Preparing Haitian youth for digital jobs

Haiti is currently the poorest country in the western hemisphere, with 80% of the population living under the poverty line and 54% living in abject poverty. Unemployment, at 40%, is the highest in the region, and the 2010 earthquake further inflicted $7.8 billion in damage, causing the country's gross domestic product to contract.

New job opportunities in the digital economy could contribute to new livelihoods, particularly for a large youth demographic. One example is online outsourcing, which involves the contracting of third-party workers (often overseas) to supply services or perform tasks via Internet-based marketplaces or platforms. Similarly, online freelancing platforms allow clients to contract professional services to distributed third-party workers in areas such as graphic design, web development, and technical report writing. There are large potential gains for women in this type of work through flexible hours and the ability to work remotely.

As the world goes increasingly online, job opportunities related to these services will continue to grow. For countries like Haiti, the digital economy could offer new employment prospects that aren’t constrained by a limited local job market. But the country will need to surmount important challenges if it is to seize these opportunities. Wages and labour regulation, especially for online outsourcing, are often problematic and the required skills and infrastructure are scarce.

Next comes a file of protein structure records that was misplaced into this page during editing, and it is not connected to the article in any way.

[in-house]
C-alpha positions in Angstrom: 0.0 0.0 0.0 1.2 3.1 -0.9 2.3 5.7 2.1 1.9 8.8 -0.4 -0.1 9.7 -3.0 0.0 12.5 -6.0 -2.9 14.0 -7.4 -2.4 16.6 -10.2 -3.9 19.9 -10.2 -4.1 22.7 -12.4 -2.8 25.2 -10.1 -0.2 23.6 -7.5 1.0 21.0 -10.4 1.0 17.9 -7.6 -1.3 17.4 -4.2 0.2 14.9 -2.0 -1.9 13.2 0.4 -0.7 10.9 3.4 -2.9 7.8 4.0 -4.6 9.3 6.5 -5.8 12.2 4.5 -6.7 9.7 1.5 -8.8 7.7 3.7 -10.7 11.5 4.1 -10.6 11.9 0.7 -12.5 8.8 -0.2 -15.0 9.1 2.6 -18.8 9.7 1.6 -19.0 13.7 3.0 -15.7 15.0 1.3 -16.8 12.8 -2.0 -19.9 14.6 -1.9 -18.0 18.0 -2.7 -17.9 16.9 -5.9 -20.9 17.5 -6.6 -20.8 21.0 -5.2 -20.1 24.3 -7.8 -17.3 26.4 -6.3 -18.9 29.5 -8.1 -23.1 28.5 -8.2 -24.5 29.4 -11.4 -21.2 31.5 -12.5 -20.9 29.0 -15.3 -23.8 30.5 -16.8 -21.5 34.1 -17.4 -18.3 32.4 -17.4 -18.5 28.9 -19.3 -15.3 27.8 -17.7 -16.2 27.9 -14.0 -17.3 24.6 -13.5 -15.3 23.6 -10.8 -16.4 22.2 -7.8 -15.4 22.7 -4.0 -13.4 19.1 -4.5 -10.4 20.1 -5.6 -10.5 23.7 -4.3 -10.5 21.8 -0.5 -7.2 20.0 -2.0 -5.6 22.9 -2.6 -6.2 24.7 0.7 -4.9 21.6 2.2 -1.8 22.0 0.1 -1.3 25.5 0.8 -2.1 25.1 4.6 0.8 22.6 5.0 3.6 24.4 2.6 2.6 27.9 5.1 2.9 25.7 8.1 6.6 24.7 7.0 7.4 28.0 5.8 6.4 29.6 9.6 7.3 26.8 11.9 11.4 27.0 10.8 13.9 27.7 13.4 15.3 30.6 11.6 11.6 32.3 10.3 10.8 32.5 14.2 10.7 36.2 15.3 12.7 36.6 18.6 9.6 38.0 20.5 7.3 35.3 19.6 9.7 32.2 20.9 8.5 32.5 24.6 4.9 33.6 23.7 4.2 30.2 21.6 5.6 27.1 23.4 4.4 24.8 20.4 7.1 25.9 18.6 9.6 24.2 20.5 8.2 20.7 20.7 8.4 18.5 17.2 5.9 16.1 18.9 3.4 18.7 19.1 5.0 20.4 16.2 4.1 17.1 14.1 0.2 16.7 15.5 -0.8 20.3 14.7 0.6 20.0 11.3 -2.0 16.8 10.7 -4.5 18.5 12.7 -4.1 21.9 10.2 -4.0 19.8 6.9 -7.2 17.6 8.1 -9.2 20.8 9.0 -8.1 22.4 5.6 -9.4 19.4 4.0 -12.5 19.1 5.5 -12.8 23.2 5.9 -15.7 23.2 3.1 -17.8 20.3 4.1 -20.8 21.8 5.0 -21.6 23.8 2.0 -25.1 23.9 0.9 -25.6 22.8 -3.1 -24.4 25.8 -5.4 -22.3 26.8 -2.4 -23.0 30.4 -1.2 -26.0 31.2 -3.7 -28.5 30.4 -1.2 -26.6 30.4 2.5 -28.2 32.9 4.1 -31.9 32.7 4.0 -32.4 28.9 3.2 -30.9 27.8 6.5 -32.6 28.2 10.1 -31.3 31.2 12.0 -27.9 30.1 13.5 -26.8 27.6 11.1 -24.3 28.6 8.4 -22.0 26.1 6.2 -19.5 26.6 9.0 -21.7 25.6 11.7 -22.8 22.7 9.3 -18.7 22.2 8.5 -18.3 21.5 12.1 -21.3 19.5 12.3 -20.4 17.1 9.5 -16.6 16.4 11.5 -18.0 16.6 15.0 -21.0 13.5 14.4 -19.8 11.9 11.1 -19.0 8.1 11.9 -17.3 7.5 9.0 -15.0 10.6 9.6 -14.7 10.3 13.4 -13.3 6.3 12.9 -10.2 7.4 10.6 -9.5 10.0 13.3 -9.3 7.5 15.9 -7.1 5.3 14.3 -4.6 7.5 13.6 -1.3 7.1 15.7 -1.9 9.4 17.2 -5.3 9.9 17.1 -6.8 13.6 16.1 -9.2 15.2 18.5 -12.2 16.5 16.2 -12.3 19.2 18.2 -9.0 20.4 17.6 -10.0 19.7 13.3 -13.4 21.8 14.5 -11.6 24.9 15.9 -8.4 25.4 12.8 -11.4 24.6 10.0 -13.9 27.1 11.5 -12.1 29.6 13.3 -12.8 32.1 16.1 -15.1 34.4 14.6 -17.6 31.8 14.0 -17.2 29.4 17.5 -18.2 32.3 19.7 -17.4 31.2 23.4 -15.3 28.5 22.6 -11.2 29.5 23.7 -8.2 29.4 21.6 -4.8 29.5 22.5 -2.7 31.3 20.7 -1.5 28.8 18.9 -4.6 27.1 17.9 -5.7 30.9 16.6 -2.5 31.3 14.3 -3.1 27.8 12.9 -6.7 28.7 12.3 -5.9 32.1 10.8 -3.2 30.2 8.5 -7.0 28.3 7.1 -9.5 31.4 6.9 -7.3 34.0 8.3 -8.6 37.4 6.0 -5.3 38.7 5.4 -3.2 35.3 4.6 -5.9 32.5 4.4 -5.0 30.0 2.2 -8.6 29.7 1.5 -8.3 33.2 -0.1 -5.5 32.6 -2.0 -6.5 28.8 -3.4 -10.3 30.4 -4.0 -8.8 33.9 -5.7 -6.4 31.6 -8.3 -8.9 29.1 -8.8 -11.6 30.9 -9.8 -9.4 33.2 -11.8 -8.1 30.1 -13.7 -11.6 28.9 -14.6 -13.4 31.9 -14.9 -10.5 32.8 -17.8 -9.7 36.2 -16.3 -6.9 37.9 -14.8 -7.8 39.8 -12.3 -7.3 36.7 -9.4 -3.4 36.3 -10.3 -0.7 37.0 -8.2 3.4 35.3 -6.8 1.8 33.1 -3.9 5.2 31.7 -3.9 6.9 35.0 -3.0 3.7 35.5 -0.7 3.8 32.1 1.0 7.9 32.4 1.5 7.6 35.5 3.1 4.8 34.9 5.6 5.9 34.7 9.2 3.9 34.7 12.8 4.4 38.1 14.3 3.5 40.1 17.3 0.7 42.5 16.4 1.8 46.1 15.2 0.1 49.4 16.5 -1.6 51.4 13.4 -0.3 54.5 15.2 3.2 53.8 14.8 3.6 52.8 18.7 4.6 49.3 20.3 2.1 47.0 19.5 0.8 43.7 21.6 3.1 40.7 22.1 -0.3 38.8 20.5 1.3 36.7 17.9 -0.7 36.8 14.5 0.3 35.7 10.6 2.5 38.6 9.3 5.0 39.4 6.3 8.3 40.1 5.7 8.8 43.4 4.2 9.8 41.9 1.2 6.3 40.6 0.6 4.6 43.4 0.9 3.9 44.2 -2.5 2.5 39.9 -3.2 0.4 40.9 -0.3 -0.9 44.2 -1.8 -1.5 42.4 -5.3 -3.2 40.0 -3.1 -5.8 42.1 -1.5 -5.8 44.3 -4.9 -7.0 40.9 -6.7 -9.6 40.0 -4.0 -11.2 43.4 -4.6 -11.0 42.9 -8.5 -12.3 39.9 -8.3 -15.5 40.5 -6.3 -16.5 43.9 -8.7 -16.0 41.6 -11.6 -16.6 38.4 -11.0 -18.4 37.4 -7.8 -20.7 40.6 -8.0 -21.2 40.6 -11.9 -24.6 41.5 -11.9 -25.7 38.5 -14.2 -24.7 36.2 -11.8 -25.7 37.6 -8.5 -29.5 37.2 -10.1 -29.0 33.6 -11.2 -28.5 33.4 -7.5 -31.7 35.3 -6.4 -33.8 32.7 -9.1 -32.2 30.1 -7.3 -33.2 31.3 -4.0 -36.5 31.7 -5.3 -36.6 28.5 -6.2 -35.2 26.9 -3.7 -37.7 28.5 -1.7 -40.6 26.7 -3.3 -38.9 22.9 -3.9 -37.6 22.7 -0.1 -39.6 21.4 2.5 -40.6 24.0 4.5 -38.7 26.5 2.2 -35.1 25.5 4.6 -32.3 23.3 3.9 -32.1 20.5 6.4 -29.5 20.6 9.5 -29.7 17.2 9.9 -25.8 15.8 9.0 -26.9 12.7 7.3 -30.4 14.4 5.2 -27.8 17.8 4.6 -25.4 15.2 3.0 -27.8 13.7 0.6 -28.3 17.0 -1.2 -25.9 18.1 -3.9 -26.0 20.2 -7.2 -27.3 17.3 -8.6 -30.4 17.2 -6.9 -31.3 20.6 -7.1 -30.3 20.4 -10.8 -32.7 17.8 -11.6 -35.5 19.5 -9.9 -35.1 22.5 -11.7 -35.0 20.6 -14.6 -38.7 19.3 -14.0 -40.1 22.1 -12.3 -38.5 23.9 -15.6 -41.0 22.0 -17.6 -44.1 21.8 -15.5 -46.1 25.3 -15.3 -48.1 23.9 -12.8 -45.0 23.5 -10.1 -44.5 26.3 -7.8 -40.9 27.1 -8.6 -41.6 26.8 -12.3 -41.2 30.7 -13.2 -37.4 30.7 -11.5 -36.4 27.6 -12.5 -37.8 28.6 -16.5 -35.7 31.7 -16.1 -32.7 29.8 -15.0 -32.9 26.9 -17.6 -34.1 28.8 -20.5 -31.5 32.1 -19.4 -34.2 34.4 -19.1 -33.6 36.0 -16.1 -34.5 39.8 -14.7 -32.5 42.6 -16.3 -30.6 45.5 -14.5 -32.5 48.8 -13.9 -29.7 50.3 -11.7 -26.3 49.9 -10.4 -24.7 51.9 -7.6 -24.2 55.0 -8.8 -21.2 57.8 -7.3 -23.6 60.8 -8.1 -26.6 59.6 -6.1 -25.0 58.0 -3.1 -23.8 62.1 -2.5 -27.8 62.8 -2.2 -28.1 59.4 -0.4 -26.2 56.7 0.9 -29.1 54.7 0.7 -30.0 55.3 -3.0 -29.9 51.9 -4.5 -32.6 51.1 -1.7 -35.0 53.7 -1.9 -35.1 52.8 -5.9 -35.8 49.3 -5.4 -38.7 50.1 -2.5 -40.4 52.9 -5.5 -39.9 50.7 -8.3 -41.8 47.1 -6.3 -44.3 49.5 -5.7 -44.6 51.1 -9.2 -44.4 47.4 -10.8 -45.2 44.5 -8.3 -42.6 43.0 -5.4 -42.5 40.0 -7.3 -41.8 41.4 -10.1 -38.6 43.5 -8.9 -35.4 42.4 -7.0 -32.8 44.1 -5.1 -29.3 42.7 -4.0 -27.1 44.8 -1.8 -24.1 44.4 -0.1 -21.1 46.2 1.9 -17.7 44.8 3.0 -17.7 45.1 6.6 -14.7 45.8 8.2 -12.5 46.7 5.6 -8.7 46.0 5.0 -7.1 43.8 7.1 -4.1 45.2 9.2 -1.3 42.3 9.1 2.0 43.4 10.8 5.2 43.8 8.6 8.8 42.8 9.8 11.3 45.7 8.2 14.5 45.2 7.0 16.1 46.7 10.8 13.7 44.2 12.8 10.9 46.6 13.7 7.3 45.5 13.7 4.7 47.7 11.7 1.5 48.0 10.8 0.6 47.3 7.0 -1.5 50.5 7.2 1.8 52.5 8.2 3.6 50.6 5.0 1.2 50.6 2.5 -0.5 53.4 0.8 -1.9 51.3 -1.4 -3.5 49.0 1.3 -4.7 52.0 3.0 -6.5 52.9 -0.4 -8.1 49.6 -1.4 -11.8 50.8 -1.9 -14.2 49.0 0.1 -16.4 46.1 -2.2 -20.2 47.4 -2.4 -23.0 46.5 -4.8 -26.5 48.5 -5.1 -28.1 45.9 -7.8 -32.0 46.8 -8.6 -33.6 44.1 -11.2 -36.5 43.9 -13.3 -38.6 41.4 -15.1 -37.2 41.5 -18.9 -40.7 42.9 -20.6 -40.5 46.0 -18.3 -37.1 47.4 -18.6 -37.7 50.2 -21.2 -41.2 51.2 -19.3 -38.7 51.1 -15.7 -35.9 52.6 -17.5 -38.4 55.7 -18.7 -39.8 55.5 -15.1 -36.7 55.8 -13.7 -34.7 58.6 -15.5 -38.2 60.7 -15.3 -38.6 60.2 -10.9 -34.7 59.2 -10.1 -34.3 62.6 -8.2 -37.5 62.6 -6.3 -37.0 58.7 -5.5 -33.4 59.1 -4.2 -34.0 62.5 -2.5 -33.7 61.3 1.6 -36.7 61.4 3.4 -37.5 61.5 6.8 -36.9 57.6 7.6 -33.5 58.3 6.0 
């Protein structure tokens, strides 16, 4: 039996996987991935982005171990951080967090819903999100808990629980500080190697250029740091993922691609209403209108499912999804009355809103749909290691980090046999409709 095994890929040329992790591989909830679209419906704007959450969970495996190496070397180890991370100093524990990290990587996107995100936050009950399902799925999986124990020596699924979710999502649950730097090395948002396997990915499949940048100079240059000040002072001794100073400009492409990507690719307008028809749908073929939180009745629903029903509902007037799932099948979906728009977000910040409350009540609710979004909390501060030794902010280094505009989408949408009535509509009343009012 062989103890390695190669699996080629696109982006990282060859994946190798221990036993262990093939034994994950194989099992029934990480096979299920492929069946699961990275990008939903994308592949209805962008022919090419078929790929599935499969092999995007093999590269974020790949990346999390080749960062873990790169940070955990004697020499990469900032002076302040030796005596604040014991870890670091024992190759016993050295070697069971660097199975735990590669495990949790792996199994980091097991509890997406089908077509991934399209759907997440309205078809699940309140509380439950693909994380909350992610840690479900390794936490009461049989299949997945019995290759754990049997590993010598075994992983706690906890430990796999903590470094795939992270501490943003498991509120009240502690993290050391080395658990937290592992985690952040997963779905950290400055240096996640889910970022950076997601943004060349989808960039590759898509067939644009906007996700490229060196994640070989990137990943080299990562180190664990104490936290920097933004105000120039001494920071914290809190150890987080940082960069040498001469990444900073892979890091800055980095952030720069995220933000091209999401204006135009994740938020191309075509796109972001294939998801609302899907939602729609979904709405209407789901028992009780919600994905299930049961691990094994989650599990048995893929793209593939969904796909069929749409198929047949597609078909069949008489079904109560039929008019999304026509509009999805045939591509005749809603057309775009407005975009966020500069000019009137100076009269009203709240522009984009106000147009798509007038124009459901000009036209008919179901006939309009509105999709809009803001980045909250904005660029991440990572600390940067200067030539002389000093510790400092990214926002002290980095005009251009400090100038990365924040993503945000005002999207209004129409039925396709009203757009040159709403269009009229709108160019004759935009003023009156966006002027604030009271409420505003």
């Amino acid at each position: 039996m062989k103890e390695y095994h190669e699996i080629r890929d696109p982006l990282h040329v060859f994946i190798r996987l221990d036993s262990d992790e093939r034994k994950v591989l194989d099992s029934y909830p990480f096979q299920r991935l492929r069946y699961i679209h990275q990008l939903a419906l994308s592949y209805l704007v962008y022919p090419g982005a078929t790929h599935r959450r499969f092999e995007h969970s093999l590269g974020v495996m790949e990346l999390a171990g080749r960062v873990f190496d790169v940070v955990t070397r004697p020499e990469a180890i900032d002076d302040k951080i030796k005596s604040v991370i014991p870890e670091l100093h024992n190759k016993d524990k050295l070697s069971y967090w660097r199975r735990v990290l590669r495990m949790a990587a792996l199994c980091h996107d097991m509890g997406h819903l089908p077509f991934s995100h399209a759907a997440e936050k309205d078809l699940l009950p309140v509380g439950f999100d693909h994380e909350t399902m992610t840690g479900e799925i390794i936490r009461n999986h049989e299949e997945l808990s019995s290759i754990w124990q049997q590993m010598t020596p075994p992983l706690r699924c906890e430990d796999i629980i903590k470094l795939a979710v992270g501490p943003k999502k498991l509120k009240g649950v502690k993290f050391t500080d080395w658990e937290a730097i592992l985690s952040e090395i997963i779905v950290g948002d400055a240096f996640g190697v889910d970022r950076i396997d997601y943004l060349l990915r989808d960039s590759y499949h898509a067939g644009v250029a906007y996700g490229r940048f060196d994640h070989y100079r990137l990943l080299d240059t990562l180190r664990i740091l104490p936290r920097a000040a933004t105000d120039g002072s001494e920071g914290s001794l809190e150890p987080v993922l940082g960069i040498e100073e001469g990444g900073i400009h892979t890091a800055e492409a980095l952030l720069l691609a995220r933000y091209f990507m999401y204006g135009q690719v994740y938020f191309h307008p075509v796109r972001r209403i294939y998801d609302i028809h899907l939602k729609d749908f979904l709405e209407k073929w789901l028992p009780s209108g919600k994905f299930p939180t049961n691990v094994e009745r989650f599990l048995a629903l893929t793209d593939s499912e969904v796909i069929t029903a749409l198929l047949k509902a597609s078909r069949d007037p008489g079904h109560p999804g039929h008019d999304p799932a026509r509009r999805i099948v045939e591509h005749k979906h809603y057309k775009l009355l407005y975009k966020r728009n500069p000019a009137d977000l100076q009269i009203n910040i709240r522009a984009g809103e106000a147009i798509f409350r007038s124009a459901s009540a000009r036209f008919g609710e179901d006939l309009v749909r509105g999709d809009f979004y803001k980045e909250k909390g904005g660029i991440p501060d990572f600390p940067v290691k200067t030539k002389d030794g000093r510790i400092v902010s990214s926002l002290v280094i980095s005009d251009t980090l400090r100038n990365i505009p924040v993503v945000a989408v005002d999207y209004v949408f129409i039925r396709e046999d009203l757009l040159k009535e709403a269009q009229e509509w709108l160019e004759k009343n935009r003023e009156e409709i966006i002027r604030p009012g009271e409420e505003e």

This project aims to create the enabling conditions for young Haitians to find employment in the digital economy. It will design, pilot, and evaluate locally adapted online courses to enhance the technical skills of young Haitians; develop platforms for young Haitians to be matched with companies working in the digital economy, particularly those owned by the Haitian diaspora; and perfect the skills of telecommunications engineers in Haiti. Efforts will also be made to use this project to attract further investments in Haiti’s telecommunications infrastructure. As a result of the project, a set of courses, trained teachers, and business strategies will be developed to ensure a greater number of people will be trained and potentially employed in the digital economy.

Project ID


Project status


End Date

Wednesday, March 11, 2020


30 months

IDRC Officer

Ben Petrazzini

Total funding

CA$ 1,147,000




Networked Economies

Project Leader

Laura Kaplan


Registro de Direcciones de Internet para América Latina y Caribe (LACNIC)

Institution Country


Institution Website

Project Leader

Maurice McNaughton


University of the West Indies JM - DO NOT USE ACCOUNT FOR NEW GRANTS

Institution Country


Institution Website